901-11 Bingham Street
[Included in East Carson Street City Designated Historic District]
Designated on October 18, 1991

Greenfield Elementary School
1 Alger Street
Designated on November 30, 1999

Guckenheimer Warehouse
125 First Avenue
Designated on May 9, 1995

Howe-Childs Gate House
5918 Fifth Avenue
Designated on April 16, 1986

John Wesley A.M.E. Zion Church
594 Herron Avenue
Designated on October 11, 1993

B. F. Jones House (currently Jones Hall of the Community College of Allegheny County)
808 Ridge Avenue
[Included in the Allegheny West City Designated Historic District]
Designated on March 15, 1974

King Estate, or “Baywood”
1251 North Negley Avenue
Designated on November 12, 1992

Langley High School
2940 Sheridan Boulevard
Designated on November 30, 1999

Lemington Elementary School
7060 Lemington Avenue
Designated on November 30, 1999

Lincoln Elementary School
328 Lincoln Avenue
Designated on November 30, 1999

Lord & Taylor Department Store (formerly the Mellon National Bank Building)
514 Smithfield Street
Designated in July, 1999

Lowen-Shaffer House
311 Lowenhill Street
Designated on February 10, 1992

Madison Elementary School (formerly Minersville Public School)
3401 Milwaukee Street
Designated on November 30, 1999

Mamaux Building
121-23 First Avenue
Designated on July 27, 1995

141 Mayflower Street
Designated in June, 1999

Former Saint Michael’s Roman Catholic Church & Rectory
21 Pius Street
Designated on February 23, 2001

Mifflin Elementary School
1290 Mifflin Road
Designated on November 30, 1999

Monongahela Incline
Between West Carson Street, near Smithfield Street, and Grandview Avenue
Designated on March 15, 1974

Moreland-Hoffstot House
5057 Fifth Avenue
Designated on February 22, 1977

Neill Log House
Serpentine Drive in Schenley Park
Designated on February 22, 1977

Old Heidelberg Apartments
401-423 South Braddock Avenue
Designated on March 15, 1974

Perry Traditional Academy (formerly Perry High School)
3875 Perrysville Avenue
Designated on November 30, 1999

Phipps Conservatory
Schenley Park
Designated on December 26, 1972

Pittsburgh and Lake Erie Railroad Station
(Currently the Landmarks Building, One Station Square)
Smithfield Street near West Carson Street
Designated on March 15, 1974

Saint Nicholas Croatian Catholic Church
1326 East Ohio Street
Designated on July 13, 2001Schiller Classical Academy (formerly Schiller School)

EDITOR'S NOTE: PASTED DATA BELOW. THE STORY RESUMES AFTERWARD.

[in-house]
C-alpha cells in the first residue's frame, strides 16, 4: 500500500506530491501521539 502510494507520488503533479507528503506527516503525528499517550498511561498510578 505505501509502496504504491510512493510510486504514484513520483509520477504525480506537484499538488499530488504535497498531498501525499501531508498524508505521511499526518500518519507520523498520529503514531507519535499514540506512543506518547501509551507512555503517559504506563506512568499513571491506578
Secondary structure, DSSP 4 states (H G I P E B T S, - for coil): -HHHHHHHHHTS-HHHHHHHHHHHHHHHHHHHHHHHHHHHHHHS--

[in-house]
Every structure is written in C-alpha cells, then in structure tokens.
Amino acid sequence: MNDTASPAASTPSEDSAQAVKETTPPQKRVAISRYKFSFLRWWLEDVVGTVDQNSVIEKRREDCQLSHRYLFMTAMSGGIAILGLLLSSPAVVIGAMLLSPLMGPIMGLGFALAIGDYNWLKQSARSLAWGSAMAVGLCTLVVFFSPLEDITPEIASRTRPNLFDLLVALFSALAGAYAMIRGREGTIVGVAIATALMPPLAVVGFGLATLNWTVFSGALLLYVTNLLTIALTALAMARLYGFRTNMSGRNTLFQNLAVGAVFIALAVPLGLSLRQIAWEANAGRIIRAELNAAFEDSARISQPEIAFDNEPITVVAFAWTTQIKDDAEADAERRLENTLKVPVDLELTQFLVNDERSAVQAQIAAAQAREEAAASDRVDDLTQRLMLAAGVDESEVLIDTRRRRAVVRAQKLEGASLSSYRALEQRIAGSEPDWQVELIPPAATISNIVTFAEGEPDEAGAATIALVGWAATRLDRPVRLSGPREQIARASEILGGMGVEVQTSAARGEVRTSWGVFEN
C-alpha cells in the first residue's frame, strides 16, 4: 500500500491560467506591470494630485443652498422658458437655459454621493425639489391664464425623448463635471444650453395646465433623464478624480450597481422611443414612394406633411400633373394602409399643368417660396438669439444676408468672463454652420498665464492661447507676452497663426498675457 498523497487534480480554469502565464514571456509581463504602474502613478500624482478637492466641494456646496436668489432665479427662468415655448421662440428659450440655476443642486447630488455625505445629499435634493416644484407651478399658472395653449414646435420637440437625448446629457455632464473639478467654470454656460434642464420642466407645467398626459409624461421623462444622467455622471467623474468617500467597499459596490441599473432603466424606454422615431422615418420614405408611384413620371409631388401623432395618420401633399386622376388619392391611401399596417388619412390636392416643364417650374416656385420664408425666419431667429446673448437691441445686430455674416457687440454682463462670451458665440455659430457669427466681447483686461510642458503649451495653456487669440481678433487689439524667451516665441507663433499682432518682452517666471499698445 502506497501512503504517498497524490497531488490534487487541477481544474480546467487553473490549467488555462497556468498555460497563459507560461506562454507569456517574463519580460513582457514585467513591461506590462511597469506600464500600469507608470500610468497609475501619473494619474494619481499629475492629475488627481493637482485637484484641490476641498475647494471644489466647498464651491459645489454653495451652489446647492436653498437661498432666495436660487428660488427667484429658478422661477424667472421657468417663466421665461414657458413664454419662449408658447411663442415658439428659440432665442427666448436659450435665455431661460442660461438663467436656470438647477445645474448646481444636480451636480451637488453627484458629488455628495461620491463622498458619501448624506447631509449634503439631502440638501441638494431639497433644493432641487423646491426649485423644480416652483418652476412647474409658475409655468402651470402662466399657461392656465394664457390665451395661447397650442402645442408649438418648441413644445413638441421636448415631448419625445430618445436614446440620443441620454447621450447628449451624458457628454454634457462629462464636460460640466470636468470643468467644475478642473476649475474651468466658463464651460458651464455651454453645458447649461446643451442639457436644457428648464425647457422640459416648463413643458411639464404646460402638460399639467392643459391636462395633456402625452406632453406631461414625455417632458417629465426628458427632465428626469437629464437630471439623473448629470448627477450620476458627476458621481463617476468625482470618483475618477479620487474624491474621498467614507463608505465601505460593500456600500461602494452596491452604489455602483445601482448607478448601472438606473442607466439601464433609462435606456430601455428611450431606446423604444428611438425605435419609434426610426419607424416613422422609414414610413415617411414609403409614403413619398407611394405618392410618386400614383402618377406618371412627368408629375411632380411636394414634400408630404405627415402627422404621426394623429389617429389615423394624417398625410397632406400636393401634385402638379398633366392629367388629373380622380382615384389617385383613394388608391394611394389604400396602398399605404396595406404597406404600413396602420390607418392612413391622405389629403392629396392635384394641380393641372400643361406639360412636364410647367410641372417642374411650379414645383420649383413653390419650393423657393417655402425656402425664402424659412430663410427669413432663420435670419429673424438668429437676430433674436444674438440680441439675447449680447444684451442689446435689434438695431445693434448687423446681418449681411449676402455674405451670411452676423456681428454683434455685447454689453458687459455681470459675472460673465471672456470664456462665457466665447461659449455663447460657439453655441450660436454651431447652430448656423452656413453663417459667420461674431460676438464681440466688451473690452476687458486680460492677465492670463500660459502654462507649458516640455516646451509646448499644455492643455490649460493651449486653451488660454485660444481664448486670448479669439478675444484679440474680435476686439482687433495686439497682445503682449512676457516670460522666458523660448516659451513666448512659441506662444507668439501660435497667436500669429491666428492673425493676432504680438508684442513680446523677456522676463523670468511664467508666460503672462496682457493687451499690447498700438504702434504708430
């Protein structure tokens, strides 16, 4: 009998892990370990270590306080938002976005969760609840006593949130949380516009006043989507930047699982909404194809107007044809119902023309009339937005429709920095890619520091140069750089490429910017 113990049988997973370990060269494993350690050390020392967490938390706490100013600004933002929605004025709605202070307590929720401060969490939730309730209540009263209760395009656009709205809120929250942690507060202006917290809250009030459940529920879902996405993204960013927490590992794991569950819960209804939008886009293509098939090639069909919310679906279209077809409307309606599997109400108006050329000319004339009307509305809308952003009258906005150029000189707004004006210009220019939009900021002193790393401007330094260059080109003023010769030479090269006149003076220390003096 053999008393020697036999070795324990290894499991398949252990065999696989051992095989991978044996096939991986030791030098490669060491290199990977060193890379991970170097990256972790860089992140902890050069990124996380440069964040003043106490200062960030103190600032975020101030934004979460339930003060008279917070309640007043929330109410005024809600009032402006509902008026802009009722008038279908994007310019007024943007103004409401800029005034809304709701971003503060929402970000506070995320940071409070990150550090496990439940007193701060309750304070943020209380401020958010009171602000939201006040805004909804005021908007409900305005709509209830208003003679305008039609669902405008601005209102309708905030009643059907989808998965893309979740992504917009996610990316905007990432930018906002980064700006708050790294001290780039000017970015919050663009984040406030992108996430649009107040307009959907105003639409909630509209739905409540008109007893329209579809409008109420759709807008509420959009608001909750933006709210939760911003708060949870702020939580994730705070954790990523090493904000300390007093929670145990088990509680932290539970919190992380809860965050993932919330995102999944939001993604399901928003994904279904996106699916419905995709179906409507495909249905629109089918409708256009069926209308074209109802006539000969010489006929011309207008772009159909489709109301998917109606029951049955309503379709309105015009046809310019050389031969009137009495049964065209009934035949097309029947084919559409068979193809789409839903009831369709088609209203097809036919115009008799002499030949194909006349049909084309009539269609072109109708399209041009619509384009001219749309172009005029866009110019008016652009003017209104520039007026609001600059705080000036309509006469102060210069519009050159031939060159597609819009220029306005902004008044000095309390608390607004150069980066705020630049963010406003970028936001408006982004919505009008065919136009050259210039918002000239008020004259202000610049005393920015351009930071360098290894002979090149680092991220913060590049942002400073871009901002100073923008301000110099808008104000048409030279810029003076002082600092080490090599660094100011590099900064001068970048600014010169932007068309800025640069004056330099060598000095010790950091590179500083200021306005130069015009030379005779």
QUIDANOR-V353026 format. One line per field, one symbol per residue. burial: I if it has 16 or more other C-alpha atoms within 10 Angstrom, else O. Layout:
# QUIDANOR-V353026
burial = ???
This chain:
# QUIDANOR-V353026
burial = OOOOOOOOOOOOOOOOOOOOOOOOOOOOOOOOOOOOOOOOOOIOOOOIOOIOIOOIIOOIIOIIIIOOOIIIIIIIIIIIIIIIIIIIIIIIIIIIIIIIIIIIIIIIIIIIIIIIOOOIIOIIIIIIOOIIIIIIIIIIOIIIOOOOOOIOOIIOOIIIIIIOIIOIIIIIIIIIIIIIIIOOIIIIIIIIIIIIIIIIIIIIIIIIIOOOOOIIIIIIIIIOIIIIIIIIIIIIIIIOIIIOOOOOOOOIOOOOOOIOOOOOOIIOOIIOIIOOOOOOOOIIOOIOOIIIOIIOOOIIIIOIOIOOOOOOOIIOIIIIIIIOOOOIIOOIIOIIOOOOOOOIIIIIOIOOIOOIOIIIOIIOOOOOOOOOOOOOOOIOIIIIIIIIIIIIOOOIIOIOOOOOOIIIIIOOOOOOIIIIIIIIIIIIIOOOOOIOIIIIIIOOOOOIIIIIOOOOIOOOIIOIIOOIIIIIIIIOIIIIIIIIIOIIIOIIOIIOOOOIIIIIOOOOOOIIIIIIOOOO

1018 Peralta Street
Designated on November 30, 1999

Sellers-Carnahan House
400 Shady Avenue
Designated on December 31, 1995

Shrine of St. Anthony of Padua
1700 Harpster Street

Designated on February 22, 1977

Smithfield Street Bridge
Smithfield Street over the Monongahela River
Designated on February 22, 1977

W. P. Snyder House (currently Babb Insurance Company)
854 Ridge Avenue
[Included in Allegheny West City Designated Historic District]
Designated on March 15, 1974

Soldiers and Sailors Memorial Hall Museum
4141 Fifth Avenue
[Included in Oakland Civic Center City Designated Historic District]
Designated on February 11, 1991

South Side Market House
South 12th and Bingham Streets at Bedford Square
[Included in East Carson Street City Designated Historic District]
Designated on February 22, 1977

Sterrett Classical Academy (formerly Sterrett School)
7100 Reynolds Street
Designated on November 30, 1999

Stevens Elementary School (formerly Thaddeus Stevens School)
824 Crucible Street
Designated on November 30, 1999

Sunnyledge (former McClelland House)
5136 Fifth Avenue
Designated on April 12, 1995

Victoria Hall (formerly the Ursuline Academy {former Lynch House})
201 South Winebiddle Street
Designated on August 20, 1982

Westinghouse High School
1101 North Murtland Street
Designated on November 30, 1999

Woods House
4604 Monongahela Street
Designated on February 22, 1977

Woolslair Elementary Gifted Center (formerly Woolslair Elementary School)
40th Street & Liberty Avenue
Designated on November 30, 1999

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Historic Plaque Program

PHLF Historic Landmark Plaque | Local Historic Designations | PA State Historical Markers | National Register of Historic Places | National Historic Designations

An Explanation of Historic Designation Categories

Buildings and other places in the Pittsburgh region may be eligible for three designations if their architectural and/or historic character is outstanding. Each designation is made by a separate organization with its own criteria, but in each case the intention is to distinguish and help preserve the places chosen.

PHLF Historic Landmark Plaques

In 1968, the Pittsburgh History & Landmarks Foundation began an Historic Landmark Plaque program to identify architecturally significant structures and designed landscapes throughout Allegheny County.